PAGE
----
“Monuments Men” joins films ranging from “The Producers” to “Life Is Beautiful” in trying to blend comedy with the Third Reich
George Clooney wasn't kidding when he said he was having a hard time finding the right tone for “The Monuments Men.”
The director-star confessed he was struggling to find the right balance between comedic elements and serious World War II subject matter during a conversation with TheWrap's Editor-in-Chief, Sharon Waxman, shortly before the movie was delayed late last fall. Now that his movie's finished it's easy to see what he was talking about. A cross between “Hogans Heroes” and “Ocean Eleven,” the reverse heist movie aims for a breezy tone, but is uneven at best.
In his review, Wrap critic Alonso Duralde observed that “the storytelling is all over the place,” and said it was desperately crying out for an old-fashioned rewrite. The retro movie, about soldiers intent on rescuing stolen art in the waning days of World War II, didn't win much critical support elsewhere, rating 30 percent on Rotten Tomatoes opening day; critics dinged “Monuments Men” for unsteady sense of purpose, among other failings.
To be fair, it's awfully difficult to blend comedy and Nazis. There's a reason Mel Brooks devised “Springtime for Hitler” (right) as a guaranteed failure in “The Producers”: It's hard to have fun with Hitler and the Third Reich given all the Jews that died during World War II.
But that hasn't stopped Hollywood from trying over the years. “The Monuments Men” follows fare ranging from “Kelly's Heroes” to Quentin Tarantino's “Inglourious Basterds.”
Here are 10 earlier World War II movies that have balanced comedy and serious drama, with varying degrees of success:
1. “The Great Dictator”: Charlie Chaplin played a dictator and Jewish barber in this 1940 satire, made before America entered the war.
2. “Which Way to the Front”: Jerry Lewis starred and directed in this 1970 movie about a rich man who impersonates a Nazi officer to try and kill Hitler after getting rejected by the U.S. Army.
3. “Kelly's Heroes”: Telly Savalas, Donald Sutherland and Don Rickles are American soldiers who try and sneak behind enemy lines to steal Nazi treasure in this 1970 movie.
4. “Jakob the Liar”: Robin Williams plays a Jewish shopkeeper who disseminates fictitious news bulletins in this 1999 movie, which never found an audience or much favor with critics.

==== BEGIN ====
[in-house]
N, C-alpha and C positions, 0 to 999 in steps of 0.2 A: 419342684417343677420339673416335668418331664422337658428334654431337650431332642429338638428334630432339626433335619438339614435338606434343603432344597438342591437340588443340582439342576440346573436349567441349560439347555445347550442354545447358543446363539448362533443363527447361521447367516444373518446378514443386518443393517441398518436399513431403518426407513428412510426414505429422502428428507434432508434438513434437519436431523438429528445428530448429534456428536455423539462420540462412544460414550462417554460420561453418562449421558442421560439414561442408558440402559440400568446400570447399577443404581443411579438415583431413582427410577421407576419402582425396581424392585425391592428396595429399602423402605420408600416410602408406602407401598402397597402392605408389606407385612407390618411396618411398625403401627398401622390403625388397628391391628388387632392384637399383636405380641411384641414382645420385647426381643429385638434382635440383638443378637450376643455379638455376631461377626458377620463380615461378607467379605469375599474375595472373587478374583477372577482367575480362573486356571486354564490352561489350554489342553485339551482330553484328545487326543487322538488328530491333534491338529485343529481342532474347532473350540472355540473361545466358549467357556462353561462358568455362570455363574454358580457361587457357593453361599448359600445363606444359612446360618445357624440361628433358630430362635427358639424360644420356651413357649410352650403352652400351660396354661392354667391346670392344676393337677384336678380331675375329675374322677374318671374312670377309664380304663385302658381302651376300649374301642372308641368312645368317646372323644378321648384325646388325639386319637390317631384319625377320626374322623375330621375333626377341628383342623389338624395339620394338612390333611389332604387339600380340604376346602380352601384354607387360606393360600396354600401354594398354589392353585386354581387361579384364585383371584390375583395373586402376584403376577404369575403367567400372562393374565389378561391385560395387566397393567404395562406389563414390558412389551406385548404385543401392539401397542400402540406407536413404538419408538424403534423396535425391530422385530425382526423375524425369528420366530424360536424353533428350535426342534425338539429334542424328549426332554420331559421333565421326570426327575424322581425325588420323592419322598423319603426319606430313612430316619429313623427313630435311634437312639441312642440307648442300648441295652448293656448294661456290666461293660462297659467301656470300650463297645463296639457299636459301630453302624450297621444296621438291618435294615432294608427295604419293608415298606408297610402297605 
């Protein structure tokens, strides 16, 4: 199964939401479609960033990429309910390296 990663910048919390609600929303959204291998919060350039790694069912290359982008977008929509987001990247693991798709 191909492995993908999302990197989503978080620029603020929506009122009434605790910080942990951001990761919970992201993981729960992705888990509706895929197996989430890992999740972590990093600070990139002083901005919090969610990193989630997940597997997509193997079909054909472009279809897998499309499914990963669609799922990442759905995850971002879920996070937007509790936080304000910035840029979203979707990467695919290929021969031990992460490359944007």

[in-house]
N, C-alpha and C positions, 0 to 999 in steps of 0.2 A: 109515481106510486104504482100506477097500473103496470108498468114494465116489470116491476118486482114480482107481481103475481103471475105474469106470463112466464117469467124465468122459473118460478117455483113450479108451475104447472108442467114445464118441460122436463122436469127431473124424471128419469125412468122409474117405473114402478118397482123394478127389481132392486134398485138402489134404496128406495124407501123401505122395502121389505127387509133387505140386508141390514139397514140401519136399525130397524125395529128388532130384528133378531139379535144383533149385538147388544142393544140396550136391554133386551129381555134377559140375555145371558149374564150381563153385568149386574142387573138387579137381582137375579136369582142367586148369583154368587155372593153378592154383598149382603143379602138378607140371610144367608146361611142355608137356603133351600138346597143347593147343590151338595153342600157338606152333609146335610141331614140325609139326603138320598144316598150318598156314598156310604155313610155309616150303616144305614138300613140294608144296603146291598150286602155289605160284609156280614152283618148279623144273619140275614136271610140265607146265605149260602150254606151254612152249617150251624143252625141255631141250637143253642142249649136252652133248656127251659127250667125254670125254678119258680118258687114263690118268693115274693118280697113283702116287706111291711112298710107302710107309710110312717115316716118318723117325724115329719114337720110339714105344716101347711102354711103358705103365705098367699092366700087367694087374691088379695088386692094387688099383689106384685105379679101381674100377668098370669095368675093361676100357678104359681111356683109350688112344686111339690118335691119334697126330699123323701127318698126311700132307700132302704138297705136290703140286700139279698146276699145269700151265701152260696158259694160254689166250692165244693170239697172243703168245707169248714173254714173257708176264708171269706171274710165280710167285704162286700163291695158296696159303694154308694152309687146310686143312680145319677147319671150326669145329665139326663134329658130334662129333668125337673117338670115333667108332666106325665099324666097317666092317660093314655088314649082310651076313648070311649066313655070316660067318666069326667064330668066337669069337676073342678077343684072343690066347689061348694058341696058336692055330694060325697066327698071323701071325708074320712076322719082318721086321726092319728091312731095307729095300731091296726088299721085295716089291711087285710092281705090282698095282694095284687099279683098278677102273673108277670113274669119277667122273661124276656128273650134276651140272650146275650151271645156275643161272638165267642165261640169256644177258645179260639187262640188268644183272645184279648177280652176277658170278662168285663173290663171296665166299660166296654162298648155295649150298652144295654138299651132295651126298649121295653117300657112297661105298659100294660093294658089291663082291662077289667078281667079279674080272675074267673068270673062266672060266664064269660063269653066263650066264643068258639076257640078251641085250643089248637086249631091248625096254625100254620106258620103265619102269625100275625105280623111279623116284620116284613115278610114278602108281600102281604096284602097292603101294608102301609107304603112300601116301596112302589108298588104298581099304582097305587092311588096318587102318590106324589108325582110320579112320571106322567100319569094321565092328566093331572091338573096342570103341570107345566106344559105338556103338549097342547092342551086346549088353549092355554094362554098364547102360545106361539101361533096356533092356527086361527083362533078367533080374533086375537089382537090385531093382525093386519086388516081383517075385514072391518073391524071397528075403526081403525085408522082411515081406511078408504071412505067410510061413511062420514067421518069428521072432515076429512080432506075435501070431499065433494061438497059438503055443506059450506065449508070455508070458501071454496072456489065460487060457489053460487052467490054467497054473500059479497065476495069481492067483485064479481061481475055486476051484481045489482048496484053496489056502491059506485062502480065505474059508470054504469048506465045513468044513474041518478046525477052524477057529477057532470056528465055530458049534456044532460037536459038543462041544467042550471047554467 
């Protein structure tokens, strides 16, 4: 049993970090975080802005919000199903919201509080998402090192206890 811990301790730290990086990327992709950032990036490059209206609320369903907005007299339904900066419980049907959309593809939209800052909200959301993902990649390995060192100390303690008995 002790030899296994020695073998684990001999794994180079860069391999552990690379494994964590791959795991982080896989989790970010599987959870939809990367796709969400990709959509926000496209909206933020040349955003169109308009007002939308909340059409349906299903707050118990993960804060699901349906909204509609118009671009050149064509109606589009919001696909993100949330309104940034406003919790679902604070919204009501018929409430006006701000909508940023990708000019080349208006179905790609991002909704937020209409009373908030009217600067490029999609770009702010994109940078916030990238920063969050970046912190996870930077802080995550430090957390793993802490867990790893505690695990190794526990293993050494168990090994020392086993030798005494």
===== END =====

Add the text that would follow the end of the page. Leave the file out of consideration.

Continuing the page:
5. “Hogan's Heroes”: This mid-1960s series starring Bob Crane and Richard Dawson poked endless fun of the Nazis running a prisoner of war camp, earning two supporting actor Emmys for Werner Klemperer (left with Crane), a Jewish refugee from Germany.
6. “To Be or Not to Be”: First released in 1942, this Ernest Lubitch movie starring Carole Lombard and Jack Benny revolves around an acting troupe in Nazi-occupied Poland that gets caught up in political intrigue. Mel Brooks starred in the 1983 remake with his late wife Anne Bancroft.
7. “Mister Roberts”: This 1955 adaptation of a Broadway play avoids the messier elements of WWII by virtue of its setting; the action revolves around a ship in the Pacific. Henry Fonda and James Cagney star, along with Jack Lemmon as the incorrigible Ensign Pulver.
8. “Life Is Beautiful”: Now known as the movie that won Robert Begnini his seat-climbing Oscar, “Life Is Beautiful” centers on an Italian man (Begnini) who must use his sense of humor to protect his son in a concentration camp. Begnini also directed the 1997 film.
9. “Inglourious Basterds”: Tarantino's zesty Hitler revenge fantasy earned Christoph Waltz (left) his first Oscar for his performance as SS Officer Hans Landa, and the director his highest gross since “Pulp Fiction.” Brad Pitt and Michael Fassbender co-star in the 2009 film, whose name is an homage to a 1978 Italian movie.
10. “The Producers”: First a 1967 movie starring Gene Wilder, then adapted into a Broadway hit, “The Producers” completed the circle as a film remake in 2005. “Curb Your Enthusiasm” incorporated the unlikely musical hit into one season, with Brooks and Bancroft popping up on Larry David's HBO comedy.